The shift comes amid a retail market that has yet to fully shake off the impact of the 2019 social unrest that was immediately followed by the coronavirus pandemic.

Retail sales in the city ranged from HK$326.4 billion (US$41.7 billion) to HK$352.9 billion from 2020 to 2022, much lower than those recorded from 2011 to 2019, which ranged from HK$405.7 billion to HK$494.4 billion, according to government data.

Meanwhile, online retail sales in Hong Kong last year rose by a fifth to HK$34.56 billion, piling more pressure on shopping centres. In the first six months of 2023, online retail sales in the city amounted to HK$14.66 billion.

“Given the shift in consumer behaviours and preferences, shopping mall landlords have been more active in recent years to optimise their mall layout to build family-friendly shopping malls that integrate leisure, entertainment and shopping,” said Leung.

The additional attraction of entertainment ensures better footfall as consumers that may not need to buy typically still need to find something to do during weekends, Leung added.

“In recent years, with the shift of consumer shopping preferences, customer profile and demographics and changes in tourist spending patterns, entertainment and leisure components in shopping malls have become more important,” Leung said.

“The availability of online shopping is causing consumers to visit shopping malls less. More consumers are visiting malls for dining, entertainment and social and leisure purposes. They are looking for unique shopping experience, lifestyles and convenience.”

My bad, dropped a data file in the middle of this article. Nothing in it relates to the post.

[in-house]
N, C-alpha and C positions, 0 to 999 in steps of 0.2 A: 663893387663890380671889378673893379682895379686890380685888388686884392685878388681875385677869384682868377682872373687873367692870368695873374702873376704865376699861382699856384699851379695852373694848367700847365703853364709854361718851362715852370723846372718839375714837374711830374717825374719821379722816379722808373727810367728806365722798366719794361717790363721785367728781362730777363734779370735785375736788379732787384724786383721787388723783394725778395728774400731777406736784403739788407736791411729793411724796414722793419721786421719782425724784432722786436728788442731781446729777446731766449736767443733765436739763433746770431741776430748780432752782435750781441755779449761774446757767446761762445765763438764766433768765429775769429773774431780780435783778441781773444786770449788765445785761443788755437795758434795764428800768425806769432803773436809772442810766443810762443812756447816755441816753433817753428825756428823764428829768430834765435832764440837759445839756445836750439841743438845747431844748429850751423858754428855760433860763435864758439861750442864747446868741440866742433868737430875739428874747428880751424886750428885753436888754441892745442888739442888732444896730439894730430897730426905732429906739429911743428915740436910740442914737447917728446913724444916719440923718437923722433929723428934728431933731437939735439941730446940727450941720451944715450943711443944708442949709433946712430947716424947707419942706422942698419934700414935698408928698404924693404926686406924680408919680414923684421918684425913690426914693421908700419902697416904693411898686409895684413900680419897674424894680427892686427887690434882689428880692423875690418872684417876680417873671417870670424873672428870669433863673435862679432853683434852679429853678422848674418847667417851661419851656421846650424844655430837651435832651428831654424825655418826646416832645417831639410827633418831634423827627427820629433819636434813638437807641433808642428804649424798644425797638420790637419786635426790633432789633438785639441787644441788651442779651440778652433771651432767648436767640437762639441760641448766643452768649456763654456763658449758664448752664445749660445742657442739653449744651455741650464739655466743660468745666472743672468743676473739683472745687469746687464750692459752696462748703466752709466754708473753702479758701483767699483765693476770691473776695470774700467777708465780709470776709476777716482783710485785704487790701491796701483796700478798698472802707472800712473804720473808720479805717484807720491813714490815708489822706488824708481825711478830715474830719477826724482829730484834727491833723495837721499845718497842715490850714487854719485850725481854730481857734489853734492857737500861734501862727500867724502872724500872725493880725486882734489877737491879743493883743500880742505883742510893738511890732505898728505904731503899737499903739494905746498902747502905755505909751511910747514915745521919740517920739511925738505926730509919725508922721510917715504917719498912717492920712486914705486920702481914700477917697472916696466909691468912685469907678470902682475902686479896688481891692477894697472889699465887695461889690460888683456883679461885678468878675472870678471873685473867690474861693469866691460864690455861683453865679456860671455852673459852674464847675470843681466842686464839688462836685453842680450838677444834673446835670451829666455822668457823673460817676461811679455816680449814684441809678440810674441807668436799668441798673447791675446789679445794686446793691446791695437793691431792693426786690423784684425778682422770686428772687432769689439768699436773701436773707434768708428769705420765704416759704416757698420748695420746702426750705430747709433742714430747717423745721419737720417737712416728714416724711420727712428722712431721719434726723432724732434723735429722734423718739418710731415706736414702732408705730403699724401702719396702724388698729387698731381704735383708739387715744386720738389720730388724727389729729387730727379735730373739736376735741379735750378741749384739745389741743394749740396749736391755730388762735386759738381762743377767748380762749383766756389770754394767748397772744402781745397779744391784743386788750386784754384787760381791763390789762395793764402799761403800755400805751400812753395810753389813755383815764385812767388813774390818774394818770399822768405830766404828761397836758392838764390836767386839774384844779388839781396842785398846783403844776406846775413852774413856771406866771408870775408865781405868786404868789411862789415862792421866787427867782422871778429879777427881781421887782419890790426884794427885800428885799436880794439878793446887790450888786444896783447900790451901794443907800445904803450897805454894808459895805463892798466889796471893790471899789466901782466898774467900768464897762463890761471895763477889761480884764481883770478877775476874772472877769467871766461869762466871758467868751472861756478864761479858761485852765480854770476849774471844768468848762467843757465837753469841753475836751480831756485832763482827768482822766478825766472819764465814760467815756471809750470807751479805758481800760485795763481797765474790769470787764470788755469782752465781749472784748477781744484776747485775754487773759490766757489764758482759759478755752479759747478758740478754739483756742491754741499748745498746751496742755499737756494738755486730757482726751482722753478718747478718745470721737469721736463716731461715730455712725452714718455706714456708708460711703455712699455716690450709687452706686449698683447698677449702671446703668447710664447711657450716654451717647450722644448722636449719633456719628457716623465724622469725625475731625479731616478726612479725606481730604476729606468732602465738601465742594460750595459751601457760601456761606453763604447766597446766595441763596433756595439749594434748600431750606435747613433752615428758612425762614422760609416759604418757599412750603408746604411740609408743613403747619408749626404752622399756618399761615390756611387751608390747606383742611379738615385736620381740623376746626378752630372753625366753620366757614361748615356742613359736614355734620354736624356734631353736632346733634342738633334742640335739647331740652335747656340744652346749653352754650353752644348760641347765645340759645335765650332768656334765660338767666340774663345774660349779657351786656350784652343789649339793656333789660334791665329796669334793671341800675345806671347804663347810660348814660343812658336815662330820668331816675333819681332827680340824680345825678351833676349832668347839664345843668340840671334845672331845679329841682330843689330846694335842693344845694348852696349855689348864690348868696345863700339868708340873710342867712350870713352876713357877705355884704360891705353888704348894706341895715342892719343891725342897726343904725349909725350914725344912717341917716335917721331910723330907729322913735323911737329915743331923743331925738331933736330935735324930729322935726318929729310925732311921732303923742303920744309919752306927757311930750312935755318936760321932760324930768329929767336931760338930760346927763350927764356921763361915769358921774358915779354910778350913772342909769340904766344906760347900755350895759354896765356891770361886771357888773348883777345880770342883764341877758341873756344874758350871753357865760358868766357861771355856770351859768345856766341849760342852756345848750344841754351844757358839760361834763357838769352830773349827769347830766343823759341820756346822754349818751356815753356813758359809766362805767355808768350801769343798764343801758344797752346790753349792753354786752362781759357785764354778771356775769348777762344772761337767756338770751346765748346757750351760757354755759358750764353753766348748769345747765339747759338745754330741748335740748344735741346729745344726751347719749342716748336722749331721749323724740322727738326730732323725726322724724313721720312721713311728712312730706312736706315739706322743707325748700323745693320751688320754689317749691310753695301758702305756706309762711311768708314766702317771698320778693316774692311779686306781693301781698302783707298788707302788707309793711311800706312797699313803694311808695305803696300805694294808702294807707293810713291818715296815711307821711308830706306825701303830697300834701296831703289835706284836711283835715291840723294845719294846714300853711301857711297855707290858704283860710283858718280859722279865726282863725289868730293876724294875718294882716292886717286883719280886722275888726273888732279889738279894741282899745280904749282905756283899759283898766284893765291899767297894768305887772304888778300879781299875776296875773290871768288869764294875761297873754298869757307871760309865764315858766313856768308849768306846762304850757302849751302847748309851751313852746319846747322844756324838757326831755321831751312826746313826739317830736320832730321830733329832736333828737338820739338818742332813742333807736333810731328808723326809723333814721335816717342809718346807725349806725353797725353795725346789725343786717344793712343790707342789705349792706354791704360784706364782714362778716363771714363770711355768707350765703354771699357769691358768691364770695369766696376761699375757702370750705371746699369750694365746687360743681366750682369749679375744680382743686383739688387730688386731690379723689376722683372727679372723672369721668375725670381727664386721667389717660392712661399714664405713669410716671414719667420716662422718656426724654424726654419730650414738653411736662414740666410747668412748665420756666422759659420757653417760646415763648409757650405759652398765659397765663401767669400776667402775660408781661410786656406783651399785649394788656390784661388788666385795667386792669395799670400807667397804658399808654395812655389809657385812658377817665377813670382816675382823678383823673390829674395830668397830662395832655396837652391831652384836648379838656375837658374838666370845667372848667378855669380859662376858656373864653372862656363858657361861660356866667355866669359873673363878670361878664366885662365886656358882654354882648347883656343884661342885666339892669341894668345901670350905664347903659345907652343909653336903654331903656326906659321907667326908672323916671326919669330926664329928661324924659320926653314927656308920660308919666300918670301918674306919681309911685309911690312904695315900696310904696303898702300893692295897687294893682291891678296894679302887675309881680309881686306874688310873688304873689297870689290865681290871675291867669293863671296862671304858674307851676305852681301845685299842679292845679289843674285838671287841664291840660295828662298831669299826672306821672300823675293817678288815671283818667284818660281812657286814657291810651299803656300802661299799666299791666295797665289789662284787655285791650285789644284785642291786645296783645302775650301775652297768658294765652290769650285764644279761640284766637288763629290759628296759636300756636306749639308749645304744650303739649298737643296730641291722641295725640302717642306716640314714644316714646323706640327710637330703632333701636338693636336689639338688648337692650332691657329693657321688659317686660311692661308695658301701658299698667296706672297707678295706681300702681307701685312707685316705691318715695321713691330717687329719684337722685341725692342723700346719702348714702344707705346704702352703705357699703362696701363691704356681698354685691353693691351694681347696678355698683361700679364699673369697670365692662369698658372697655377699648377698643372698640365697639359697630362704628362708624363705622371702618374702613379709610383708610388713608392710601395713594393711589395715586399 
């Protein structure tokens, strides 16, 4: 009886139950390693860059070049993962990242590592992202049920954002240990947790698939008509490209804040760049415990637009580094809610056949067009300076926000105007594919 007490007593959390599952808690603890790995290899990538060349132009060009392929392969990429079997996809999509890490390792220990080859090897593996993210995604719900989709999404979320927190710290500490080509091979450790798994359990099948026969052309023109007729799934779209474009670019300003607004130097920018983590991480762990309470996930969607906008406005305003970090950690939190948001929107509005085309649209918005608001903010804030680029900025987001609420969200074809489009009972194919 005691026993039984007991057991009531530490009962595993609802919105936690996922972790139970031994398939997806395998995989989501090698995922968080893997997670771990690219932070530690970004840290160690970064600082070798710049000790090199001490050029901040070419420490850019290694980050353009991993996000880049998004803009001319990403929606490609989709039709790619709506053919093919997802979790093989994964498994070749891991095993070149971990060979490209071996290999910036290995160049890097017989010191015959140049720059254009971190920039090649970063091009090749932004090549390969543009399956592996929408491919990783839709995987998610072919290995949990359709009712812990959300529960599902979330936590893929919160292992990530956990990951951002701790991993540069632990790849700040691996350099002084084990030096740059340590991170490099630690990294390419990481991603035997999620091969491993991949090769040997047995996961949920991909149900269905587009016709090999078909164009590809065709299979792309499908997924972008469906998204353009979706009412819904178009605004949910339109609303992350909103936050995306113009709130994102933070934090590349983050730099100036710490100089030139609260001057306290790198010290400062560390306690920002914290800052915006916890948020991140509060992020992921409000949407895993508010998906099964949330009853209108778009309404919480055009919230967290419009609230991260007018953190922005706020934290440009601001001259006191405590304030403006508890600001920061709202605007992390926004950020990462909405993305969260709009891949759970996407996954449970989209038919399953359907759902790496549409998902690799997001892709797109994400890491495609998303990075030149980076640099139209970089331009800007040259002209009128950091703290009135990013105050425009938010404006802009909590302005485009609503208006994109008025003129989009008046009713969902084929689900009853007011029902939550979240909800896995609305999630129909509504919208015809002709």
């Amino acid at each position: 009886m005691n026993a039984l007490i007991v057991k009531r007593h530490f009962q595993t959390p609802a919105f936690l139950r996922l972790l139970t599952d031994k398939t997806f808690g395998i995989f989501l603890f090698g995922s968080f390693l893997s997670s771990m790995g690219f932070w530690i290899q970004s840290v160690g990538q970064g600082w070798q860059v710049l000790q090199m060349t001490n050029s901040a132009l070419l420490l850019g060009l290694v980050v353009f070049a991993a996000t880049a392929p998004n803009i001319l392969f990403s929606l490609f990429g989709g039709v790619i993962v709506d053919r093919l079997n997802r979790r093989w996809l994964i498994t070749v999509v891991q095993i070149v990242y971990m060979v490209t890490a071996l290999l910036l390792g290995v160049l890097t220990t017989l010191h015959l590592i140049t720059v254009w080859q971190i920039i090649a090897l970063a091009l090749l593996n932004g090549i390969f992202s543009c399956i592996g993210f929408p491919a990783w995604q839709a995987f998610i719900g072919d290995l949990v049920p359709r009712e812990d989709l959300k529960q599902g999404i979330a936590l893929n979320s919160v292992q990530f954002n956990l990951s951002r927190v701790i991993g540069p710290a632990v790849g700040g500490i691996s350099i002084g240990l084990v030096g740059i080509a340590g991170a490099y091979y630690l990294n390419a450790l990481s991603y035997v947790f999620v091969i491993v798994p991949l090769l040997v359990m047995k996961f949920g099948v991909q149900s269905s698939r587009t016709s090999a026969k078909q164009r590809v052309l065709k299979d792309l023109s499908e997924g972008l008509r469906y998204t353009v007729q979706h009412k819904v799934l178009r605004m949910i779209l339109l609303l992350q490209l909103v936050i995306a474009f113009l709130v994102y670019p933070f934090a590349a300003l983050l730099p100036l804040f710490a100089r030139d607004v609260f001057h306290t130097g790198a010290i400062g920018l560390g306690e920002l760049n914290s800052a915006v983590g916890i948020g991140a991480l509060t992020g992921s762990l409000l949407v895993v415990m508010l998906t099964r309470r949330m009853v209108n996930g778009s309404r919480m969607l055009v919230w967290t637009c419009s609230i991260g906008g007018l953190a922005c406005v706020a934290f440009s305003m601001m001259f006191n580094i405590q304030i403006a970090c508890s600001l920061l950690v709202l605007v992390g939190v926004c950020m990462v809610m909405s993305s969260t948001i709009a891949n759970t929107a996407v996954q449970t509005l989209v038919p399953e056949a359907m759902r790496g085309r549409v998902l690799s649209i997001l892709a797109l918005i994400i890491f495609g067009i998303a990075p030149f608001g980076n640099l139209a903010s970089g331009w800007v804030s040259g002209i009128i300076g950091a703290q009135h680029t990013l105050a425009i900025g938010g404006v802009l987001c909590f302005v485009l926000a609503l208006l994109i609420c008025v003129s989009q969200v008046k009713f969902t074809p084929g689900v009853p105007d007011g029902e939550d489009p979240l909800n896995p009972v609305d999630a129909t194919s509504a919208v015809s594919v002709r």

These trends, she added, are driving malls to position themselves as a “one-stop shopping, entertainment and socialising places for people of all ages.”

Other landlords also see entertainment features as a way to distinguish their property from others, said Lawrence Wan, senior director, head of advisory and transaction services – retail, CBRE Hong Kong.

“From the landlords’ point of view, this can help establish a unique mall identity and stand out from other shopping malls,” Wan said. “To ensure malls are consistently appealing to customers, it’s important to tap into festive seasons, update and add new attractions on a regular basis.”

In the second quarter of the year, the amount of vacant retail space in Hong Kong fell to 9 per cent, a three-year low, according to a report by Cushman & Wakefield.

However, analysts believe that a V-shaped recovery or a sharp upswing in the retail property market is unlikely as 29 million Hong Kong residents who had been cooped up during the pandemic headed abroad for holidays in the first six months of the year.

On the other hand, 12.9 million visitors came to Hong Kong from January to June, a huge increase from the 76,000 a year earlier. Almost 80 per cent of them were mainland Chinese.

Tourists from the mainland have also shifted their preferences. Instead of buying luxury goods in Hong Kong – a common sight before the anti-government protests and Covid-19 – they have become more interested in Instagram-worthy sights and less expensive goods, according to tour executives.